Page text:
- change ups
Nedd Works For Avoidance Needs
The Hospitalist Is
An Advocate For
During Dr. Khan Nedd’s formative years, his mother, Wapel, was a social worker and reluctant politician in his native Grenada, and it was from her that he learned about service. As a child, Nedd accompanied his mother on house calls across that Caribbean island to work with impoverished families on behalf of the Save the Children organization.
It is ironic that the physician, a Michigan resident for nearly three decades, has become renowned locally for his service on behalf of the indigent, homeless and minorities, yet in his practice he does not make house calls. In fact, Nedd’s specialty is the polar opposite of a primary care physician, focusing on the acute care that occurs within a hospital setting.
“The reality is that physicians who take care of their patients on the outpatient side are very good at it,” explained Nedd, who is the president of Hospitalists of West Michigan. “However, their ability to spend time with patients in a hospital is reserved for early mornings, or before or after office hours. This is not the most effective and cost-efficient way to manage care.”
Nedd was an early adopter of the “hospitalist” model, a term coined in a 1996 New England Journal of Medicine article referring to physicians whose practice emphasized providing care for hospitalized patients.
The general idea is that a group of internists dedicated to a hospital can be more effective and efficient than primary care physicians visiting patients as time allows. It is by far the fastest growing area of medicine today. According to the 10-year-old Society of Hospital Medicine, the number of U.S. hospitalists has increased from an estimated 300 in 1995 to over 20,000 today.
As routine health care increasingly evolves toward the outpatient environment, the cases served by hospitals are becoming comparatively more serious. These are patients who are undergoing surgery or other complicated medical procedures, are being treated for a serious injury or illness, or are dying. By its nature, hospital medicine meets patients’ needs when other avenues of care and prevention have been exhausted, and that is a grave concern for Nedd and his partners.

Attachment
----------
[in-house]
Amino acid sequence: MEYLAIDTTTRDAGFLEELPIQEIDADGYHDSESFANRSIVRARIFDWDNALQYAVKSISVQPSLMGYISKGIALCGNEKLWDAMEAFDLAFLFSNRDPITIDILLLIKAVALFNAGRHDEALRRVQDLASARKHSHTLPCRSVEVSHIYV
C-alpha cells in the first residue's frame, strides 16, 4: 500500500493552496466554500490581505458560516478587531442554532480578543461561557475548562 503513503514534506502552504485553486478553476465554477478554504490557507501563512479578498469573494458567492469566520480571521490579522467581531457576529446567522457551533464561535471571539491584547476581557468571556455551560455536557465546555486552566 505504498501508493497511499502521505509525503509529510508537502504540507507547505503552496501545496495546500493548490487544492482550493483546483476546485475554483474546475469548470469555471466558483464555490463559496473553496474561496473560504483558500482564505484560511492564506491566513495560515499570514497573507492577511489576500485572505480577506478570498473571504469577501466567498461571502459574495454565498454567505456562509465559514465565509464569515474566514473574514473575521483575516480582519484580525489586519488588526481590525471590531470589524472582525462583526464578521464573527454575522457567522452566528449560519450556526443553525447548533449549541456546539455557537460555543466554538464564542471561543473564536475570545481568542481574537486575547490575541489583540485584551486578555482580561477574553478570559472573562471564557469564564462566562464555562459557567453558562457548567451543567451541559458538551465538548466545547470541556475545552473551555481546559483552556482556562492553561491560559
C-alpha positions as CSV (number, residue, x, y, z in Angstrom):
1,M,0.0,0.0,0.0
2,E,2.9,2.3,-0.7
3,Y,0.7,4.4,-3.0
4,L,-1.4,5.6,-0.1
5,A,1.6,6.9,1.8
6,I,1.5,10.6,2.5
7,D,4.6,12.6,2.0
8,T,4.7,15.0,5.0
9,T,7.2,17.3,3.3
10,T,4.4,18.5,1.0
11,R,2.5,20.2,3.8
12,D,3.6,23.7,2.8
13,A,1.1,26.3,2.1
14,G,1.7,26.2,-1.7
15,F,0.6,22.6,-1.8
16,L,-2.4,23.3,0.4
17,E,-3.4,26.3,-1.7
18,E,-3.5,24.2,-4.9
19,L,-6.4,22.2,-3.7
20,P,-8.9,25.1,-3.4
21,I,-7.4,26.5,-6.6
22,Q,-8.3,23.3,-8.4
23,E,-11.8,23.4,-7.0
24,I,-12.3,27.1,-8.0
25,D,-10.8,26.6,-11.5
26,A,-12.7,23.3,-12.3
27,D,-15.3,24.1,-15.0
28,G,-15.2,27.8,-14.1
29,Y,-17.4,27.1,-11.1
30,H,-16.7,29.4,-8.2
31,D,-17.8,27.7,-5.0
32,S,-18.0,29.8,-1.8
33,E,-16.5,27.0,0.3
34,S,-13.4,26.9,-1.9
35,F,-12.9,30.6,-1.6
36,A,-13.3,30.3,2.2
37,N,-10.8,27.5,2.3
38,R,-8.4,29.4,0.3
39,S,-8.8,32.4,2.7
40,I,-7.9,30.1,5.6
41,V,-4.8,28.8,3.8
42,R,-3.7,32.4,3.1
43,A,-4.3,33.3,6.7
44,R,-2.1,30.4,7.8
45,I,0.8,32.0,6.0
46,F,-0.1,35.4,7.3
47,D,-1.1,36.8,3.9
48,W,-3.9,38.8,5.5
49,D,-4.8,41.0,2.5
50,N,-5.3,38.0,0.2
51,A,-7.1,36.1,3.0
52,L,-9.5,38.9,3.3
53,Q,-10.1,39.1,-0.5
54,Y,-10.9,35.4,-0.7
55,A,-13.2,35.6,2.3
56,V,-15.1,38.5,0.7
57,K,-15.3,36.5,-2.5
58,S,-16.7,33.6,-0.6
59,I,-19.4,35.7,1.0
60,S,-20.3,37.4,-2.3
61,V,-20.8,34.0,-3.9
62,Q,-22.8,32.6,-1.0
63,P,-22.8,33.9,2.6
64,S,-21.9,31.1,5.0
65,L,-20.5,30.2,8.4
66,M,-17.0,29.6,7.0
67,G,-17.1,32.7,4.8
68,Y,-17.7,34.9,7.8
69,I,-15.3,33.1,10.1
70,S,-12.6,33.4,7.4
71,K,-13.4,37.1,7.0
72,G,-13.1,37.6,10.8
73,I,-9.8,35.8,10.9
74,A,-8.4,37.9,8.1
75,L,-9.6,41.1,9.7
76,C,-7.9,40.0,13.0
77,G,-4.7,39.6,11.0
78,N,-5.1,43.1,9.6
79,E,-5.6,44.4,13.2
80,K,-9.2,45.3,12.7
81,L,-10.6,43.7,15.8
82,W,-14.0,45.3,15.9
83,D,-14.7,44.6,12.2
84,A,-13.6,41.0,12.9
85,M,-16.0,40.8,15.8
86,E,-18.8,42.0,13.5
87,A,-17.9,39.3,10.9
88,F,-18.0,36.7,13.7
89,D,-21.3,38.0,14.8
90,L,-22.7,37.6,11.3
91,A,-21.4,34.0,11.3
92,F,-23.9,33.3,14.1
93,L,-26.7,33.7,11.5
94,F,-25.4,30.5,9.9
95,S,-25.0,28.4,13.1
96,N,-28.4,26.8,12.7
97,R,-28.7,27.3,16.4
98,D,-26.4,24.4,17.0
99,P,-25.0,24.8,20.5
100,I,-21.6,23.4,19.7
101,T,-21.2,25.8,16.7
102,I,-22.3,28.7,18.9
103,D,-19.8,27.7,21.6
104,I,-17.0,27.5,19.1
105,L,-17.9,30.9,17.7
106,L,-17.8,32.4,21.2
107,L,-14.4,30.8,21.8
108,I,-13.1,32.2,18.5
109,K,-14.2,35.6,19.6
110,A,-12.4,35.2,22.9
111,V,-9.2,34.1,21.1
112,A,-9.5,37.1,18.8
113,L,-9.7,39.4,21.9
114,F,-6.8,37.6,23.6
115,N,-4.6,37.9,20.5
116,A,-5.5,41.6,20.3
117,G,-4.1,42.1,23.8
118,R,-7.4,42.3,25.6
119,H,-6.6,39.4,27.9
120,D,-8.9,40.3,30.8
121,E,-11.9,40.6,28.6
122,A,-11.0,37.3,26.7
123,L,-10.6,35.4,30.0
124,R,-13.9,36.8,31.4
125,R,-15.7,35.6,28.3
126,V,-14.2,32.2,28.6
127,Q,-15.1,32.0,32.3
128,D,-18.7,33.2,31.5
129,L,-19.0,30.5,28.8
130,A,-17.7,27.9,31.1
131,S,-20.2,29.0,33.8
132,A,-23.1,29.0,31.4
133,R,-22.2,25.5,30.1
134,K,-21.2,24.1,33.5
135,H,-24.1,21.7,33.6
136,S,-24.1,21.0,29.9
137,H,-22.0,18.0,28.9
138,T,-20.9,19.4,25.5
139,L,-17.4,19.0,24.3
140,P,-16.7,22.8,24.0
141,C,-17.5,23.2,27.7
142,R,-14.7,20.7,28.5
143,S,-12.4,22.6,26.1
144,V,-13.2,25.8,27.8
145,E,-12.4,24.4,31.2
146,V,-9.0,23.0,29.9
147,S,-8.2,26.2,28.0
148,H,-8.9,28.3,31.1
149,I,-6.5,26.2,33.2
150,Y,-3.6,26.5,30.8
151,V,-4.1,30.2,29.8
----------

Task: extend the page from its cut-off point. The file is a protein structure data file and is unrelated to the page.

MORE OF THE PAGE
“What is interesting about medicine is that the whole design, even in drugs, is to treat diseases,” Nedd said. “We have the ability to identify patients who are at risk for certain diseases. We even have the drugs to treat individuals who don’t yet have the diagnosis. The problem is that there isn’t a great deal of reimbursement for identifying those individuals and how to treat them, so the focus has been on people who already have the disease and how to manage them. … The efforts should be continuously moving upstream.”The 13 doctors and 27 physician assistants at HOWM recognized that they could help the hospitals they partnered with achieve significant cost improvements by attacking areas where preventive and alternative care could head off the need for hospital care. For-profit initiatives that have emerged from their efforts include Infusion Associates, a Grand Rapids-based regional practice that allows for ambulatory patients to receive IV treatment in an outpatient setting, and an addiction center developed in cooperation with Pine Rest Christian Mental Health Services.
“With both of these, we saw a fair amount of patients that were in a hospital for a long time, and often for issues for which they didn’t need to be in the hospital,” Nedd said.
On the addiction side, the patients saw frequent, repeated use of emergency room care for conditions that were actually symptoms of an underlying psychiatric or addiction condition. Yet prior to the Pine Rest service, run by Dr. Bruce Springer, an addiction specialist, the availability of treatment for the root problem was scarcely available.
The group of hospitalists also led efforts to centrally manage the care of indigent patients as they entered the hospital system. Indigent patients — ranging from the homeless to anyone without medical insurance — are also repetitive users of emergency care, primarily because they do not receive the follow-up care normally be administered by a primary care physician. The hospitalists “closed that circle” by assuming responsibility for follow-up care in partnership with Kent County’s public health clinics.
The avoidance initiatives parallel Nedd’s efforts in the nonprofit sector, where he is the region’s foremost advocate for African-American health.
“There are overwhelming disparities in health care, especially for African-Americans,” Nedd said. “When you look at almost any disease entity — whether it’s infant mortality, dementia, cardiovascular — it’s overwhelming how much worse African-Americans do.”
According to the Center for Disease Control, the age-adjusted death rate for cancer was 25.4 percent higher for African-Americans than white Americans. The diabetes age-adjusted death rate and the infant mortality rate was more than twice that of the white population. The U.S. Department of Health and Human Services found that African-American men were 30 percent more likely than non-Hispanic whites to die of heart disease.